They began with a lively rendition of Paul Hindemith's Kammermusik No. 1, Op. 24, No. 1, which called for a reduced ensemble.  Then soloist Mayer came out for Wolfgang Amadeus Mozart's Andante in Bb, K. 315, composed for flute and "stolen" for oboe on this occasion most effectively.  Then came J.S. Bach's Concerto in A Major, BWV 1055, a score that survives as a harpsichord concerto, but is increasingly familiar in a reconstruction for Oboe d'amore, which is conjectured to have been its original form.  (Bach wrote quite a few concerti for violin or wind instruments that he subsequently adapted for harpsichord, and with the division of his unpublished manuscripts at his death among his three sons, much of his unpublished music was lost, unfortunately, as WF and JC did not do as good a job as CPE at preserving their father's materials for posterity.) 

Albrecht Mayer has made a few solo discs, but I had not previously heard his solo work, apart of course from whatever Berlin PO records I may have on which he is playing.  (And since the major labels that record the BPO don't usually include a list of orchestra personnel, that's a matter of guesswork.  But he's been with the BPO since 1992, so it probably includes most of the orchestra's digital recordings.)  His playing is very smooth, very articulate, both on oboe (Mozart) and oboe d'amore (Bach).  He had prepared two encores with the orchestra, both arrangements from vocal music: Reynaldo Hahn's "A Chloris" and G.F. Haendel's "Lascia ch'io pianga mia cruda sorte" from the opera "Rinaldo," both stunningly played.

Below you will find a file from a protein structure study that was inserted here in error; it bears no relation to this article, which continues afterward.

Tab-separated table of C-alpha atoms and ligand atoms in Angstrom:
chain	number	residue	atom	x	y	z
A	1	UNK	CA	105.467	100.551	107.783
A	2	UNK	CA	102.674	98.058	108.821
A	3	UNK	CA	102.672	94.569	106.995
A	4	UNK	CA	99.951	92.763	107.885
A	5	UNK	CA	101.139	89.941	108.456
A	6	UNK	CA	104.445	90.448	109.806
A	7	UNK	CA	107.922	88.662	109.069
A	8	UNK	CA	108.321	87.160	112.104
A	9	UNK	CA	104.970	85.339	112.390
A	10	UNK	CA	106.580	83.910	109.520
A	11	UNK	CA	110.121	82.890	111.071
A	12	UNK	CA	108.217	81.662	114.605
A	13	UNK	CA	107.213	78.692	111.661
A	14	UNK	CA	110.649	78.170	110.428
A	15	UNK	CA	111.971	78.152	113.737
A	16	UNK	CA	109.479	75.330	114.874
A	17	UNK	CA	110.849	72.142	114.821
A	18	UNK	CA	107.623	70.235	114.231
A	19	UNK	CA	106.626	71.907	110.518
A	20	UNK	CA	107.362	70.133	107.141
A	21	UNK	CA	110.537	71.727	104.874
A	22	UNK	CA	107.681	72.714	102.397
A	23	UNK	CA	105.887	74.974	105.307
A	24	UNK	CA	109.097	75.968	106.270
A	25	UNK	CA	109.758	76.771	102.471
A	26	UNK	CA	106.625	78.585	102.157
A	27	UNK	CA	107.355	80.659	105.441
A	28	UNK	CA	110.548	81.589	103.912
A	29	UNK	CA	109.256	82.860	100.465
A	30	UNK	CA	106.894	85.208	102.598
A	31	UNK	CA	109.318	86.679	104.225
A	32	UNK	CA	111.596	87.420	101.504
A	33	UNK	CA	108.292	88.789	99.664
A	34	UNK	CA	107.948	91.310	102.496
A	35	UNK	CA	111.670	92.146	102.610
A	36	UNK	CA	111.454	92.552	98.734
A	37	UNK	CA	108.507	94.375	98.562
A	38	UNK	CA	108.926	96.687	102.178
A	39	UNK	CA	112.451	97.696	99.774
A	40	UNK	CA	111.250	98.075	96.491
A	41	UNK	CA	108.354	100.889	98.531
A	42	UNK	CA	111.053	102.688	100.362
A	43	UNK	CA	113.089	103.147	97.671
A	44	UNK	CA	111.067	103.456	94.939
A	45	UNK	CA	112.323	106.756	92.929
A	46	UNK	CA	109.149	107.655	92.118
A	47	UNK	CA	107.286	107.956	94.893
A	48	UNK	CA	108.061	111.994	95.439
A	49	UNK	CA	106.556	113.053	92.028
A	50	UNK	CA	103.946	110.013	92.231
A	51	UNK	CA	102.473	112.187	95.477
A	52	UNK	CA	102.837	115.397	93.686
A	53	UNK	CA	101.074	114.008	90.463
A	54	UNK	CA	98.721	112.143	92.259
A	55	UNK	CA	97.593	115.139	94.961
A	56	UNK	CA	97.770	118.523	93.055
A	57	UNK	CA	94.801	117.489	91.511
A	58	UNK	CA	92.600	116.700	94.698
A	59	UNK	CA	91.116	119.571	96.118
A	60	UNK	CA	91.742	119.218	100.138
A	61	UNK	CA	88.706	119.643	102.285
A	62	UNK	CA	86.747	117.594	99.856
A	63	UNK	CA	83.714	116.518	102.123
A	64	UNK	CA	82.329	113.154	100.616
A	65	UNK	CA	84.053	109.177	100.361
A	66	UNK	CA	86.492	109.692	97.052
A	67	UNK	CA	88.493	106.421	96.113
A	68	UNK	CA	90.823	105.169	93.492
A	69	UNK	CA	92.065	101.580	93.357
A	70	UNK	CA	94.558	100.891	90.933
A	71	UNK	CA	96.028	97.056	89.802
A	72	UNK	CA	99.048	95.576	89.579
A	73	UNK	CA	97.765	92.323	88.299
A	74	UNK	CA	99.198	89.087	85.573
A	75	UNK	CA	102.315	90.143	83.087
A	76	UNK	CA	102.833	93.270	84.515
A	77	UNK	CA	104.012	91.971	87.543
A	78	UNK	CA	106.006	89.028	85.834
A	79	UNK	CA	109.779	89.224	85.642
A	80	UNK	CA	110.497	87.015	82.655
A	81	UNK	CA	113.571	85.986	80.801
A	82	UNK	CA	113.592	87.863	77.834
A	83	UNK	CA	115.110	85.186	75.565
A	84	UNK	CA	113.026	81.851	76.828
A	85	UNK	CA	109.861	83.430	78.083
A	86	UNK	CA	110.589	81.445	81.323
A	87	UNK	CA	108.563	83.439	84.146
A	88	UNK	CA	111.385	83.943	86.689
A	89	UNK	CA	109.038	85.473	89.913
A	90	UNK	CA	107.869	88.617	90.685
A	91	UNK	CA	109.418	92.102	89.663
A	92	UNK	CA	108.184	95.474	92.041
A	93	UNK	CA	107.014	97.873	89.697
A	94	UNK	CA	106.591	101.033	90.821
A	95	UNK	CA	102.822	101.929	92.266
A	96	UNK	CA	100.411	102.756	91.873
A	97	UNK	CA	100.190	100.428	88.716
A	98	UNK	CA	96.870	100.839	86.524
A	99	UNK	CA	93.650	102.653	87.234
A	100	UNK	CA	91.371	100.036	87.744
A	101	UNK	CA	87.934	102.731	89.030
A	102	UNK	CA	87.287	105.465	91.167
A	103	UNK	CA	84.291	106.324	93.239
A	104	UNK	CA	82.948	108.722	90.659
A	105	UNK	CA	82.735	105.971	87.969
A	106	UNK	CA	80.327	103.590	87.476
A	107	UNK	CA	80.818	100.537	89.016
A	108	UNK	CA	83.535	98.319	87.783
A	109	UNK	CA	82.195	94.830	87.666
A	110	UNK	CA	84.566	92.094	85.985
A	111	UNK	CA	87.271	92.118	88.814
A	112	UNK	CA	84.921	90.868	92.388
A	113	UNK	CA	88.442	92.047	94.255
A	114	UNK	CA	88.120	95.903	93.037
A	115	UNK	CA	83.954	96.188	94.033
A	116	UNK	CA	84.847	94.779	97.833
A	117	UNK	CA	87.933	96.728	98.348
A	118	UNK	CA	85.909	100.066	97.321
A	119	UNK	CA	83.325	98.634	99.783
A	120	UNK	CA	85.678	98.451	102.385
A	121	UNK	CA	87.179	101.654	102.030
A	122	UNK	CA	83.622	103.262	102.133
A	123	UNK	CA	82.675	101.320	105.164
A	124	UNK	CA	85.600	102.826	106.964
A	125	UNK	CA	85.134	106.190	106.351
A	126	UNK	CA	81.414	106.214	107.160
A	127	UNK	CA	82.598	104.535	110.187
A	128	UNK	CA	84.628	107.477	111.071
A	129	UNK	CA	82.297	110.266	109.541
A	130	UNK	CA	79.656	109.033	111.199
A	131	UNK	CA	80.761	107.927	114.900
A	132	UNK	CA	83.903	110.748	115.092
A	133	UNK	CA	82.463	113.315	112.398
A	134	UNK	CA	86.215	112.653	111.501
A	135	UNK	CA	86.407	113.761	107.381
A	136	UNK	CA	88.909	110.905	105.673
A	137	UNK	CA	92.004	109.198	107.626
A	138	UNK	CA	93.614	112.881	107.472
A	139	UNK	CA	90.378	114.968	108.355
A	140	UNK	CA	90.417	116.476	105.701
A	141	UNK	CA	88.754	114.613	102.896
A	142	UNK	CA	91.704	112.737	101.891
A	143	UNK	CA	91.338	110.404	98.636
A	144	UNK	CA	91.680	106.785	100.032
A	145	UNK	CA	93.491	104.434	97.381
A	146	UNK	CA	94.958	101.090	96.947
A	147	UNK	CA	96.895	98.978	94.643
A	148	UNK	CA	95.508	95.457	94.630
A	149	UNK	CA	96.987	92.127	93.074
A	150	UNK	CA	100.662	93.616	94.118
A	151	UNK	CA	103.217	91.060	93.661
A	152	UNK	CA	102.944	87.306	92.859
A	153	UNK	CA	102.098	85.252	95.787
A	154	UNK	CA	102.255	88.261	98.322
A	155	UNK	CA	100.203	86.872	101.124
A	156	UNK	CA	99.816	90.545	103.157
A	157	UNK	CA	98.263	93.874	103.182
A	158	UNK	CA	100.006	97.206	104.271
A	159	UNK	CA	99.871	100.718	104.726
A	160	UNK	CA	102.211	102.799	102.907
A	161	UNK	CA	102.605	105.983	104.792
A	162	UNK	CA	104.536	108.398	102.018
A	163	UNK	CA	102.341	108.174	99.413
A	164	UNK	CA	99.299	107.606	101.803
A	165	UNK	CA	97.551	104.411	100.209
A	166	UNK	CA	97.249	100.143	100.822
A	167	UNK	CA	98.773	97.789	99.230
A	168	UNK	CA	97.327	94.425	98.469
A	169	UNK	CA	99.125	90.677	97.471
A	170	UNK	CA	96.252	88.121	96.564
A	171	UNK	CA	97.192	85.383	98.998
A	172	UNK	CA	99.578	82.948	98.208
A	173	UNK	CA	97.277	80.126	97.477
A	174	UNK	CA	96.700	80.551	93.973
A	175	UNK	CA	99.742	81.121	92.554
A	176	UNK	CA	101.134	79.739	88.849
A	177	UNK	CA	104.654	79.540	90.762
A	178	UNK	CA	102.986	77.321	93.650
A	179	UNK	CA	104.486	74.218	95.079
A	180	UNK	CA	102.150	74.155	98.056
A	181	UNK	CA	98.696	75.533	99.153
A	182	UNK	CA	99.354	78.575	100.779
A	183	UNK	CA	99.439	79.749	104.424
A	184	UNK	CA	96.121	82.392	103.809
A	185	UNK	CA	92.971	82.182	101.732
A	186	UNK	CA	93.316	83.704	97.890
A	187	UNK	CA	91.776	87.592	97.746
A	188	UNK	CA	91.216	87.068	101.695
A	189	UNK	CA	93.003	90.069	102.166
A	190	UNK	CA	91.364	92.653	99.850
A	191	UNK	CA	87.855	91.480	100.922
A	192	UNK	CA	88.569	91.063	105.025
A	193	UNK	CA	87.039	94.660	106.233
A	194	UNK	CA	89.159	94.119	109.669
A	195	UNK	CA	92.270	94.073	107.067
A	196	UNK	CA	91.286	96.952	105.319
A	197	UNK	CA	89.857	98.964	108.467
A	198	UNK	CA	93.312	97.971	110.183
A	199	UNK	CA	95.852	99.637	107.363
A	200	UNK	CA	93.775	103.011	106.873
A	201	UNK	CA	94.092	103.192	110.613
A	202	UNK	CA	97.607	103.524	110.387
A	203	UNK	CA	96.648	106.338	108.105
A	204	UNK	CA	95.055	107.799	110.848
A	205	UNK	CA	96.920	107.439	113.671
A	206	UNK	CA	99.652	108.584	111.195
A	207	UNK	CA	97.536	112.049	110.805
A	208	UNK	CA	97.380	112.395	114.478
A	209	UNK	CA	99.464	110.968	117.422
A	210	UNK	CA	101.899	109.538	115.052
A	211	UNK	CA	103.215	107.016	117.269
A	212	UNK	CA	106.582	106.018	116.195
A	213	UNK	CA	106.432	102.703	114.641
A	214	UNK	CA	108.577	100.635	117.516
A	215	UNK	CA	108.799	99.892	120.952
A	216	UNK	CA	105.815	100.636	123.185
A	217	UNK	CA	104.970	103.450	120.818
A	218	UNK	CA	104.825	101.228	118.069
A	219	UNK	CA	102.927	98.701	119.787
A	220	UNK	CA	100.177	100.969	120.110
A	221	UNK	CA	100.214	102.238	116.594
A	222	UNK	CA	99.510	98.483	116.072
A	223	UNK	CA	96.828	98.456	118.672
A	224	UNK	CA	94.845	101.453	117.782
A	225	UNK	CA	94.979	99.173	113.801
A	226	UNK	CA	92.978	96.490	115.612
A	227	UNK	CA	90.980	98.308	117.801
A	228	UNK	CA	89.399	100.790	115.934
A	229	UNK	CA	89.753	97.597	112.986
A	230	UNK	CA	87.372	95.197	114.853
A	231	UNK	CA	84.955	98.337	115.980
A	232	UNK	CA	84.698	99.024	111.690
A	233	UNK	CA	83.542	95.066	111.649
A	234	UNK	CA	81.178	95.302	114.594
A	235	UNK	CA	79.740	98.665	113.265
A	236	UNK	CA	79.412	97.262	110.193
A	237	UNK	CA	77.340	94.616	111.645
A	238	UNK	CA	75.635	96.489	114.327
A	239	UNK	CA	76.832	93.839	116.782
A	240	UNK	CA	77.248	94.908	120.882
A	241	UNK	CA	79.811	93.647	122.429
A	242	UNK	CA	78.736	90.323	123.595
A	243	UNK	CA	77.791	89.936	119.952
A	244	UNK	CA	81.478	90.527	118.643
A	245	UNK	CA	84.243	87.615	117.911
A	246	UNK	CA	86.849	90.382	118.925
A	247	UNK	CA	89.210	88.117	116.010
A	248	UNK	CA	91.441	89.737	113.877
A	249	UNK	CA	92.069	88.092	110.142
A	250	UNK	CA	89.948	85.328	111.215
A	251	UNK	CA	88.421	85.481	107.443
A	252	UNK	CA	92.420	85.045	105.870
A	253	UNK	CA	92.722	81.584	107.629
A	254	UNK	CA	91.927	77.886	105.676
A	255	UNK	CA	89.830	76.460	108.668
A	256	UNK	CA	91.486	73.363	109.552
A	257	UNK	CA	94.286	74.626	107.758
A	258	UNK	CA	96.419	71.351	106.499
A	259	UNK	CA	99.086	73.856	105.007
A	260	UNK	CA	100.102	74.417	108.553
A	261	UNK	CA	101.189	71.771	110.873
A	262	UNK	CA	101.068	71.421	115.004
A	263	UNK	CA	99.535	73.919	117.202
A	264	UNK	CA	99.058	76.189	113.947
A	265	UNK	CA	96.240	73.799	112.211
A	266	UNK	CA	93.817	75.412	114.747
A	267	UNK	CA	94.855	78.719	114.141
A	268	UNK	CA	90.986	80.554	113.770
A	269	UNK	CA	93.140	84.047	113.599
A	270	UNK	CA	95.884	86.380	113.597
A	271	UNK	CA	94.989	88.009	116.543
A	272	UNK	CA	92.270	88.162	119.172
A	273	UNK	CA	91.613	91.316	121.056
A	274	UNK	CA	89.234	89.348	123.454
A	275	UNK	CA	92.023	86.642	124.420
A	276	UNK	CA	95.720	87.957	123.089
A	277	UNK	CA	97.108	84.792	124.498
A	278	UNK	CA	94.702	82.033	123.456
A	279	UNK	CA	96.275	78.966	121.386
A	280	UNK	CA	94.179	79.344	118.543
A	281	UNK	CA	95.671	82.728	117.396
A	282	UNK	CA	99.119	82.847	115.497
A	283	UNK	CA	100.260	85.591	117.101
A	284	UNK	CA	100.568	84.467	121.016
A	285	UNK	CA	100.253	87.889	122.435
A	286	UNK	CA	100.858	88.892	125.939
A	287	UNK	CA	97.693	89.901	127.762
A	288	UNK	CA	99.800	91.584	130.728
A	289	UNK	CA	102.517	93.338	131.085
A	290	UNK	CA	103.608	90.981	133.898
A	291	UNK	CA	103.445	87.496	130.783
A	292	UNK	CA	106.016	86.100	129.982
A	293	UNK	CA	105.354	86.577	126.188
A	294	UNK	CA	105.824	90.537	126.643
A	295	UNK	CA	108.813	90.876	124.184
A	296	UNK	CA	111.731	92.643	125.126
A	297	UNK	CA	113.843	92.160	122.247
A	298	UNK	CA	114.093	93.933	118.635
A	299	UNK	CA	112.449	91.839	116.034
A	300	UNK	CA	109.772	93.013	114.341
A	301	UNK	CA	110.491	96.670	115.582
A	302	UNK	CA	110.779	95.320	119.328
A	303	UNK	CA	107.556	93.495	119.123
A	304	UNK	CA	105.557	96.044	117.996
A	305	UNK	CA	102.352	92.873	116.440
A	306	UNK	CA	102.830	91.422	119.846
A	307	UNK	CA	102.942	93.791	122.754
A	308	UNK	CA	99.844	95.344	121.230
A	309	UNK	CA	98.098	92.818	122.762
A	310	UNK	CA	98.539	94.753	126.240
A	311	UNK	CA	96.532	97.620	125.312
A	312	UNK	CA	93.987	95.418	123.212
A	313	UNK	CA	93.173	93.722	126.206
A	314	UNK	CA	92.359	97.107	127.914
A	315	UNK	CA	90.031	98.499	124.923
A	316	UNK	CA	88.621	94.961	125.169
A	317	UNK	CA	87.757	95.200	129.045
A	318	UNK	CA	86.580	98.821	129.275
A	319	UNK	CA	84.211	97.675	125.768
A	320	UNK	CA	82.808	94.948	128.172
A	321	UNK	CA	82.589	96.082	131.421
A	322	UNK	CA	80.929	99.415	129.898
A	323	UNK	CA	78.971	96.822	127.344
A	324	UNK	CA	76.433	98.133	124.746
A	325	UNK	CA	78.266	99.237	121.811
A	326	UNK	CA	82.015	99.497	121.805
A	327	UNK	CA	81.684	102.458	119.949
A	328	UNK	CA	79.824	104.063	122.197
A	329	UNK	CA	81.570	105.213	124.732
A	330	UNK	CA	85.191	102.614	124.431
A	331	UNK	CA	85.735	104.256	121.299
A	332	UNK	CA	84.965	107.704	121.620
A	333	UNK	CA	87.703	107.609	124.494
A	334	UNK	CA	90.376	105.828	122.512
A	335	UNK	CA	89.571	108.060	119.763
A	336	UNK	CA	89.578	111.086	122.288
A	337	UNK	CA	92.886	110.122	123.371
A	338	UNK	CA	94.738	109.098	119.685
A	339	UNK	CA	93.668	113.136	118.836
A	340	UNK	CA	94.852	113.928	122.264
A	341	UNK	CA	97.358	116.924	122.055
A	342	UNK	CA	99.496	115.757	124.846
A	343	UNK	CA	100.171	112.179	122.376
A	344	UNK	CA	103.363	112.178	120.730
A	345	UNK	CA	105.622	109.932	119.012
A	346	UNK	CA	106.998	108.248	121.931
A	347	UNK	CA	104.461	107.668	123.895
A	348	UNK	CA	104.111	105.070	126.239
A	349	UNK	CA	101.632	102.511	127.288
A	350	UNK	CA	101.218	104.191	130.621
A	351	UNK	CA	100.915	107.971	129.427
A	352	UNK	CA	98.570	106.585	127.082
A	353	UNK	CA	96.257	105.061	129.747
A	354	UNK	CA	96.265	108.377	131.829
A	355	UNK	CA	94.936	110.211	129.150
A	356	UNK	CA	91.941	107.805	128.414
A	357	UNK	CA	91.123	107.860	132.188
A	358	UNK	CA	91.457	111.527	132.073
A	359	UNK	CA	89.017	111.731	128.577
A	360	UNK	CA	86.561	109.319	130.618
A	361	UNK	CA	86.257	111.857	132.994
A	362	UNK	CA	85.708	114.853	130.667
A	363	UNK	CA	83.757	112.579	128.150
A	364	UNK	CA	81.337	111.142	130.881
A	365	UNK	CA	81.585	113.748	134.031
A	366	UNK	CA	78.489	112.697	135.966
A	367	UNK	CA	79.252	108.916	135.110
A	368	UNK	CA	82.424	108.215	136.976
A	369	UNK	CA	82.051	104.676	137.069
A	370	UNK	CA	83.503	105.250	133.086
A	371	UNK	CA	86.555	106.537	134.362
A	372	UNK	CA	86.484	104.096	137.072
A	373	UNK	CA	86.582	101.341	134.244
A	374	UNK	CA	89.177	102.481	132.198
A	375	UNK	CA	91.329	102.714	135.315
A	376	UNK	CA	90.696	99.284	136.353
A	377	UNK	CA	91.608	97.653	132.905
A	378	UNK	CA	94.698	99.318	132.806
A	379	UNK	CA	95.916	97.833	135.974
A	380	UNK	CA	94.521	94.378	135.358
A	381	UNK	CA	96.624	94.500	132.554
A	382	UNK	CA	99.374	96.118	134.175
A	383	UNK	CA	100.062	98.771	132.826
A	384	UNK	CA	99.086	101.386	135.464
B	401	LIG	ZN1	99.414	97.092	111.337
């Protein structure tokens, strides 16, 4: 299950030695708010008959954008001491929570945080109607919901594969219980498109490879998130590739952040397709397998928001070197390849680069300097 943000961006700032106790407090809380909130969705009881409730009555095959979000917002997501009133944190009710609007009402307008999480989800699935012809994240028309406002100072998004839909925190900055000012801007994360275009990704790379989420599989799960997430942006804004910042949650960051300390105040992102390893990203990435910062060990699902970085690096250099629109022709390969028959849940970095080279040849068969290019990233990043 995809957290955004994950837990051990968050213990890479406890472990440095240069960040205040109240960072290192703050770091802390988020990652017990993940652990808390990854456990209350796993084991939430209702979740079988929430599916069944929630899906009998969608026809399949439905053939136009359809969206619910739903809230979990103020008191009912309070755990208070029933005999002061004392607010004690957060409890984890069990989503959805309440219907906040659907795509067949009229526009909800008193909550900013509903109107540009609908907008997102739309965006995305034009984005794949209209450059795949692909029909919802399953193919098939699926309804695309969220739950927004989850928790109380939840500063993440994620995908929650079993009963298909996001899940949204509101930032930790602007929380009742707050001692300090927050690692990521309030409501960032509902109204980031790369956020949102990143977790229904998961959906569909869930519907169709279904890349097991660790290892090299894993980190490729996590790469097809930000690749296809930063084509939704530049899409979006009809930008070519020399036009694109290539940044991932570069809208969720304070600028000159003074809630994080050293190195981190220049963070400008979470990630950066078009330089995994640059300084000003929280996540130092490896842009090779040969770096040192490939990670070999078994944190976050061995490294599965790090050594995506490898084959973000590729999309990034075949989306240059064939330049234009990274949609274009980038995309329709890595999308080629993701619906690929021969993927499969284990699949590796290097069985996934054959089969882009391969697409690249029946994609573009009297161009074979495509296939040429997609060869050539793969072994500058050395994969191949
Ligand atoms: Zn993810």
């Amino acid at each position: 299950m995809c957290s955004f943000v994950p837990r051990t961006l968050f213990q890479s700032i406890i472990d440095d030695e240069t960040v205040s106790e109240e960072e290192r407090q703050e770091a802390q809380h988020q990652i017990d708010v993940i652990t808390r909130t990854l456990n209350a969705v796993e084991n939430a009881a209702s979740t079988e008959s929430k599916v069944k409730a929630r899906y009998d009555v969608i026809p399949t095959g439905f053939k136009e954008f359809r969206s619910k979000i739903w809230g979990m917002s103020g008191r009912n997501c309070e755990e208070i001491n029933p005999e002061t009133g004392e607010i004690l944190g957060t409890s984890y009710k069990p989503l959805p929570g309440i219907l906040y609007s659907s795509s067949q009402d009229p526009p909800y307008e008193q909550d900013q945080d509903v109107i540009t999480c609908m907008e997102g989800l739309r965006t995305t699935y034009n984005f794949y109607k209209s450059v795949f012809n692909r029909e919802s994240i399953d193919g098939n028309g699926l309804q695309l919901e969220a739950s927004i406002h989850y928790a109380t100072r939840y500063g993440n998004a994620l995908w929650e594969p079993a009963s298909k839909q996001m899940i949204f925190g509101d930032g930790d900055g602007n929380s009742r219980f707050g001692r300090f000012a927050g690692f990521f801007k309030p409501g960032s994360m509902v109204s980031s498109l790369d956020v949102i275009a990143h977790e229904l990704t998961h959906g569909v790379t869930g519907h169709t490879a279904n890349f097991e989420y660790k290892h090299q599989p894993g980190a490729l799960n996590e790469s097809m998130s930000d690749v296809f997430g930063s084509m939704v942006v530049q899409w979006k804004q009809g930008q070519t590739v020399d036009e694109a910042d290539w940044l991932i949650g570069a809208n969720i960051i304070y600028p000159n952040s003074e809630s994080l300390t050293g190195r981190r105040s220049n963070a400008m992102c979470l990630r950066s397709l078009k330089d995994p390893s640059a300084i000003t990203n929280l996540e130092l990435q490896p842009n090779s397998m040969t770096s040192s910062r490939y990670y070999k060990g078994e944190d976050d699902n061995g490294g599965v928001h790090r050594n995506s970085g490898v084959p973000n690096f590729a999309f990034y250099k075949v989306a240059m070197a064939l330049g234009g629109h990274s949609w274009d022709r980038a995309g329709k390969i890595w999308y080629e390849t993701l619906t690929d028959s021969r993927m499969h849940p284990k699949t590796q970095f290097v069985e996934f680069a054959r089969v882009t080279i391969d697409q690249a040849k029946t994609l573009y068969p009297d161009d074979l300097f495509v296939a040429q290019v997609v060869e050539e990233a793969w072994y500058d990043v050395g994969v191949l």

After intermission came the world premiere of a work commissioned by Orpheus as part of its own 40th anniversary celebrations: Andrew Norman's "Apart, Together," which turned out to be an essay in orchestral textures, athematic but very involving with its shifting harmonies and use of unusual techniques to produce odd sounds from the orchestra.  Norman's youthful photograph in the program book suggests he is at a very early stage in his composing career, but the notes indicate he has had quite a few impressive commissions from major orchestras already.  I have not previously come across his music, but now I'm intrigued and hope to hear more.  This was certainly an auspicious premiere.

The evening's finale was Josef Haydn's Symphony No. 103, the "Drumroll" symphony.  Nobody plays Haydn today with quite the flair and chamber-music flexibility of Orpheus.  They are a collection of stunning virtuosi down to the last desk, and this really pays off in Haydn symphonies, with their bustling finales and challenging wind solos.   The principal clarinet seemed very close to coming to grief in the treacherous "trio" section of the Menuetto (drawing forth a devilish smile from the second oboist sitting next to him – perhaps in appreciation of the challenge of rendering the passage smoothly), but he got through it in style, and the entire orchestra seemed supercharged in the final measures of the piece.

The next concert in Orpheus's Carnegie series will bring pianist Jean-Yves Thibaudet for Shostakovich's First Piano Concerto, which should be a real treat.  That's on February 11.  In the meantime, they are taking off with Albrecht Mayer for a European tour with this program.